In a recent interview on French television, Mr. Barrau said something I found devastating but true: a few years from now, our children will view us as criminals. That really got me thinking. Many of us here and at home have children and grandchildren or have friends who do. I would not want my sons and daughters to be going through hard times a few years from now and blaming us because we failed to step up, do the right thing, and make the green transition happen when it needed to happen. That time is now. We have 12 years.
Humanity faces no greater challenge than the fight against climate change. It will take a monumental effort to reduce our greenhouse gas emissions. Rather than put in that effort, what has the Liberal government done besides making fine speeches at international conferences? It bought a pipeline. It took $4.5 billion of our money and bought a leaky 65-year-old pipeline so it could triple oil production, which also means more greenhouse gas emissions. We are going backwards.
If we have the money to buy a pipeline, could we not use it to invest in renewable energy instead and create jobs for the many communities that need them? Renewable energy is not just the way of the future, it is the way to prosperity. It means jobs for today and tomorrow. Kinder Morgan thought it was too risky to hang onto the Trans Mountain pipeline, so it decided to sell it, but it could not find a buyer. Not one private company wanted to buy it, because of the multiple risks involved. Then along came the Liberal government. It decided to drop $4.5 billion of our money on a pipeline no one wanted, and then it decided to spend $7.4 billion to triple oil production and make the pipeline even bigger.
This pipeline crosses 800 rivers and waterways in British Columbia. Today we have learned that it is going to endanger a threatened species, the southern resident killer whales. The team that made a submission to the National Energy Board wrote that, because of marine shipping, the project is going to have significant adverse effects on the ecosystem and habitat of the killer whales. That is understandable, since tanker traffic will increase by 700%.
The government is spending money to say it is going to protect our oceans and the B.C. coast, but at the same time it buys a pipeline that will increase marine traffic, endangering a species that is already threatened. As for the coast, the oil we are talking about is heavy oil. In the event of an oil spill in a river, a lake or the ocean, which would be even worse, no one knows exactly how that type of oil will behave. There is a good chance that after a certain period of time the oil will sink to the bottom, and it will be nearly impossible to clean it up. These are important factors.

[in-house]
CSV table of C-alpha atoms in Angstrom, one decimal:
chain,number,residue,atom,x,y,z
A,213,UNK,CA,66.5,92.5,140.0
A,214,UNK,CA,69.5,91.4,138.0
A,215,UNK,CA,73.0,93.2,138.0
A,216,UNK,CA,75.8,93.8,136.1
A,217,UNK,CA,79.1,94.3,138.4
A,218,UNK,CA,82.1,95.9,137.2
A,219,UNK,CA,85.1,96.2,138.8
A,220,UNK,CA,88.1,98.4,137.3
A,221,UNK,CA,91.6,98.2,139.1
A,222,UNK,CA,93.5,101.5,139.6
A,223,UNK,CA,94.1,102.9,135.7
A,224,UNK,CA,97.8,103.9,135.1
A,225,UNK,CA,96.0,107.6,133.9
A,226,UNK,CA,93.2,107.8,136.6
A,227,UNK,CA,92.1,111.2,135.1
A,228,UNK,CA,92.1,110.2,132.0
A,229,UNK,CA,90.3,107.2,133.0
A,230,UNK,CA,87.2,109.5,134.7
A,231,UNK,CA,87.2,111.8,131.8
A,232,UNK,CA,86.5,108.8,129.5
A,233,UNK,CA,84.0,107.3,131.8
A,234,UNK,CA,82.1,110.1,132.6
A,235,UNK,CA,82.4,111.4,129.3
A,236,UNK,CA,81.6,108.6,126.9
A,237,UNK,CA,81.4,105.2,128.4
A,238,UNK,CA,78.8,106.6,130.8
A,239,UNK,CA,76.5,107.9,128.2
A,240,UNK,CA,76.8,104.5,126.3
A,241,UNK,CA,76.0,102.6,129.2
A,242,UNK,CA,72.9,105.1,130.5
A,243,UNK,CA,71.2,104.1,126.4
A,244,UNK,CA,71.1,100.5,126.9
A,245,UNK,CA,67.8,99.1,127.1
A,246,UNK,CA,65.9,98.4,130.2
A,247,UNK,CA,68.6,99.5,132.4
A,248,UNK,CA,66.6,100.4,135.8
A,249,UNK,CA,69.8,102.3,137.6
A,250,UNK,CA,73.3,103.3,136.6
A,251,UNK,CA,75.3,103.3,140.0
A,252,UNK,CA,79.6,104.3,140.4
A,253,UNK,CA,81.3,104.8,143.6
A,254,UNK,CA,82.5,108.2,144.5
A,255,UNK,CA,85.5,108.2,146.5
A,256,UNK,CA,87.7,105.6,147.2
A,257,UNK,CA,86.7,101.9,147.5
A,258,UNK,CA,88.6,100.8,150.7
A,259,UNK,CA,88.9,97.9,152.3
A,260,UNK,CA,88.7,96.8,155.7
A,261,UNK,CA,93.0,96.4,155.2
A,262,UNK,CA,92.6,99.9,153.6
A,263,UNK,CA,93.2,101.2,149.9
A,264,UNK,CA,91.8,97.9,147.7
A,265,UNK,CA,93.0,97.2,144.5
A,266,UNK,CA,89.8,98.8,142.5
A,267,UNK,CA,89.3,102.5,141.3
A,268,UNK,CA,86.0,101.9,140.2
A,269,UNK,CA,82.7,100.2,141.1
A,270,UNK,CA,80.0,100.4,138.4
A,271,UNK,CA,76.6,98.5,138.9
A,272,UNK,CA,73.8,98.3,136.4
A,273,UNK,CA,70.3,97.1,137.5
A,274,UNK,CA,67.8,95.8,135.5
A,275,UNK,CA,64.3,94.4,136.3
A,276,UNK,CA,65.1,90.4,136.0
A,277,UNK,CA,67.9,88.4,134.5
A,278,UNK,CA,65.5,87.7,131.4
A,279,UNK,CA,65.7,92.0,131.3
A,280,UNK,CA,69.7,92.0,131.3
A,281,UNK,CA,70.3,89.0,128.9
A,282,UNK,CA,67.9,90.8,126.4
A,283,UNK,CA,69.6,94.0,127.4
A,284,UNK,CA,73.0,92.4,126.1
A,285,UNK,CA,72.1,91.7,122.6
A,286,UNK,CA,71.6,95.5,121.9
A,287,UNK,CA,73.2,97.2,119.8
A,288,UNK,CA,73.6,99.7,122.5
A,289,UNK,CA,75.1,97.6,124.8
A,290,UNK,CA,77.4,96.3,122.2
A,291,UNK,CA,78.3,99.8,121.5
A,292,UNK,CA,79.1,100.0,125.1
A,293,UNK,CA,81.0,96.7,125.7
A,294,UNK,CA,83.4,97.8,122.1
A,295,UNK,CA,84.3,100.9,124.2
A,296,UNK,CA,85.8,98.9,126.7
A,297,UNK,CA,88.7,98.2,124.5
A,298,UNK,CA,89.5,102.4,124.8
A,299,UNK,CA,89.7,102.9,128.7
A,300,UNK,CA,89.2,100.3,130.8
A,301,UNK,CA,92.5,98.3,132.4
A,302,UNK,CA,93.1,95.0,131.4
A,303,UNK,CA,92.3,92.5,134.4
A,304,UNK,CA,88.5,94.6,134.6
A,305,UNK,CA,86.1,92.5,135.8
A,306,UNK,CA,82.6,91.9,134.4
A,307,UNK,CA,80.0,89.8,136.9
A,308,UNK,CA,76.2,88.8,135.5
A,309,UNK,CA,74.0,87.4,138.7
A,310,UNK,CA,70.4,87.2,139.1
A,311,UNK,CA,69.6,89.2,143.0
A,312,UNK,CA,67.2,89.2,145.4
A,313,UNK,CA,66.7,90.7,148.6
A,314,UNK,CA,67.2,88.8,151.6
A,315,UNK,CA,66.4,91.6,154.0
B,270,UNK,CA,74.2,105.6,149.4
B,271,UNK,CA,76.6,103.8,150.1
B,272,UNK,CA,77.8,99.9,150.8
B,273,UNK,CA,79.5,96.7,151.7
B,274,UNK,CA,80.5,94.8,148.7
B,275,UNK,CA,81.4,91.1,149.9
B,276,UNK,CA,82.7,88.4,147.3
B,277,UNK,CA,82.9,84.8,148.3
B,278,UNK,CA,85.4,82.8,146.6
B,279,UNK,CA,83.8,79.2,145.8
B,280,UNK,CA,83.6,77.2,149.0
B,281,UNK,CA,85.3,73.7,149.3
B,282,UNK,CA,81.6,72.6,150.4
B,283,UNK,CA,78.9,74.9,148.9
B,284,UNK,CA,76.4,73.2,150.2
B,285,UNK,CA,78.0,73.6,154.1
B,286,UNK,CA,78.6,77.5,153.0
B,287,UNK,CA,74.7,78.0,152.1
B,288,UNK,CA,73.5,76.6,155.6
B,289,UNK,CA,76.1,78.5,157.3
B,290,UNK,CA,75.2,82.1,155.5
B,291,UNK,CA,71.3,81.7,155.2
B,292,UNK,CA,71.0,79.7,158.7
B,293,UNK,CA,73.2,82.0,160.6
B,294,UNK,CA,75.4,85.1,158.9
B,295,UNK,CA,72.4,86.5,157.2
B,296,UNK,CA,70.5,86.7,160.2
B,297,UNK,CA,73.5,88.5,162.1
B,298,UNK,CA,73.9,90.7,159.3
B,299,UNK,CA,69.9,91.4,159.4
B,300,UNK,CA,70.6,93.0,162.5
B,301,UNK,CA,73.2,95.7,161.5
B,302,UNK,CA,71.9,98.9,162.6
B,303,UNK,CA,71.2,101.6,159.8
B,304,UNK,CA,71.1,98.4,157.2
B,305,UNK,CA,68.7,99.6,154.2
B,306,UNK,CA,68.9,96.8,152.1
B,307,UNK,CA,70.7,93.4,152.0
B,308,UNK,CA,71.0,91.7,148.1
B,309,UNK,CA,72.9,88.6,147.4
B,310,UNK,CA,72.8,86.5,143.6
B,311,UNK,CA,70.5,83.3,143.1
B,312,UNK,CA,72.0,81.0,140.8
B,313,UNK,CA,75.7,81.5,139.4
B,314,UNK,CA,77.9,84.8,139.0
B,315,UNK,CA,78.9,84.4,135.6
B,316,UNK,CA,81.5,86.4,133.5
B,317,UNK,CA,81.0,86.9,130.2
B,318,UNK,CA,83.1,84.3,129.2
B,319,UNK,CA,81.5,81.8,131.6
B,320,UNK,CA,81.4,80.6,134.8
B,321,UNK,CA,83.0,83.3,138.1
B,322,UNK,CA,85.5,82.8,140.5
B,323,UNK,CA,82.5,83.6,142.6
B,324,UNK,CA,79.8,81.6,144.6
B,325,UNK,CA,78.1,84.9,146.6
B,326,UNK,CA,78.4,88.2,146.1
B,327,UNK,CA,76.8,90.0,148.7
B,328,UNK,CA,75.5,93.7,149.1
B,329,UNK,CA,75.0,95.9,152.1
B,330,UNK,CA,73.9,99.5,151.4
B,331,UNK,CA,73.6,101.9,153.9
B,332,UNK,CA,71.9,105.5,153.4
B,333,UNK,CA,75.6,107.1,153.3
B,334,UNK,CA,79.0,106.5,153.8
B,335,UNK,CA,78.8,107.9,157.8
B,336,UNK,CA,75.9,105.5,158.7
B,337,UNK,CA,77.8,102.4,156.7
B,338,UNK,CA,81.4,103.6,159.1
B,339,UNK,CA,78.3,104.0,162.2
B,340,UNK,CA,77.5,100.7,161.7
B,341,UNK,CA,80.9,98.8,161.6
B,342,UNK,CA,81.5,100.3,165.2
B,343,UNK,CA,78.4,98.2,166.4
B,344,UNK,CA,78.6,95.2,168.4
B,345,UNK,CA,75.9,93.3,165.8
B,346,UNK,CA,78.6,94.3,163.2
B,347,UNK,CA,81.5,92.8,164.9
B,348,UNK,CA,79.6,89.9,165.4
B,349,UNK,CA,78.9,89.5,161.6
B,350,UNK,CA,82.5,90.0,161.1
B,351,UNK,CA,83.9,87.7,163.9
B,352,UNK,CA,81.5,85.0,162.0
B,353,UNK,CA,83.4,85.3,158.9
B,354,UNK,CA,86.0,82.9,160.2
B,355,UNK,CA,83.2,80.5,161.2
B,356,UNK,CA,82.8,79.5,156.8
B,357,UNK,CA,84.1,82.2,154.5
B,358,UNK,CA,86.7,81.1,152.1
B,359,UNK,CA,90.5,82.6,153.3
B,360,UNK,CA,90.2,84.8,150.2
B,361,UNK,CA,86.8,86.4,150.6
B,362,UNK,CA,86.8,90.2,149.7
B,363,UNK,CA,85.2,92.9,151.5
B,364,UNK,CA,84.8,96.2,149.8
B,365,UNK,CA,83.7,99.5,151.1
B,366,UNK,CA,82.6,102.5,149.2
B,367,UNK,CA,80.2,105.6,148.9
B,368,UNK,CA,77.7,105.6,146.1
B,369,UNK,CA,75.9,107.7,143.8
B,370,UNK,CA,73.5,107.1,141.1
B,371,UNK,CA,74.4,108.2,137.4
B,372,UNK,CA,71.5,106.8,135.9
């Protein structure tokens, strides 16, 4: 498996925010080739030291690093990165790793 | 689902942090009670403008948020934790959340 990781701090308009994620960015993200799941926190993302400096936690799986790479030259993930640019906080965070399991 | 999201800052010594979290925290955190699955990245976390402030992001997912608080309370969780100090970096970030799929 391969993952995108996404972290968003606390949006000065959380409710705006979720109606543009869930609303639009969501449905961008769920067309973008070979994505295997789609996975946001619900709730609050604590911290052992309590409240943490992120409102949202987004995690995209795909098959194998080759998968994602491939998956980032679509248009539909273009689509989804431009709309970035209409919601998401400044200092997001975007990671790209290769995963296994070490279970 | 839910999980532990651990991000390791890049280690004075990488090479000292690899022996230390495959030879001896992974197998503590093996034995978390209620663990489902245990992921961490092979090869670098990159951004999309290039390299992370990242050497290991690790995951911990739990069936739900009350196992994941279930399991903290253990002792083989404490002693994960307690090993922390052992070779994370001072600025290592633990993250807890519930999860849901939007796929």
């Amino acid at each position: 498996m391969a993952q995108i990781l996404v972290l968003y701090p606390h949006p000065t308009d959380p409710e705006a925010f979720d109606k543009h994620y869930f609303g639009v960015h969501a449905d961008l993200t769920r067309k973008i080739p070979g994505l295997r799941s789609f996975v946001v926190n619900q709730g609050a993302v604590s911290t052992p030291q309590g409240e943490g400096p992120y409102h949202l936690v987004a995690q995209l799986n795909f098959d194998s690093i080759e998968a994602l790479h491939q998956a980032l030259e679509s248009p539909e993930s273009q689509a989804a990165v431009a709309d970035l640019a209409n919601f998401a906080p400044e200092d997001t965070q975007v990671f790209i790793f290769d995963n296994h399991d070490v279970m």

Last November, an Equiterre report gave us some insight into this government's choices. The Liberal government is investing 12 times as much money in the oil and gas sector as it is in renewable energy. We propose doing the opposite, investing in solar, wind, tidal and geothermal energy, as well as in electric cars, to change the way we think about the economy so that we have a new clean, green economy that will create good jobs for Canadians.
Export Development Canada alone gives at least $10 billion to the oil and gas sector. Last year, it was more than $10 billion, since we have to include the $4.5 billion that was invested in the purchase of the Trans Mountain pipeline.
We have a collective responsibility that goes beyond the re-election of a government or an MP. We have to have the courage to do things differently and make the shift that we have been slow to make here. That is why 300,000 people signed the Pact for the Transition and have decided to make an effort. They will compost and recycle their waste and eat less meat, for example. Why is the Liberal government unable to follow the public's example and make the right decisions for the future?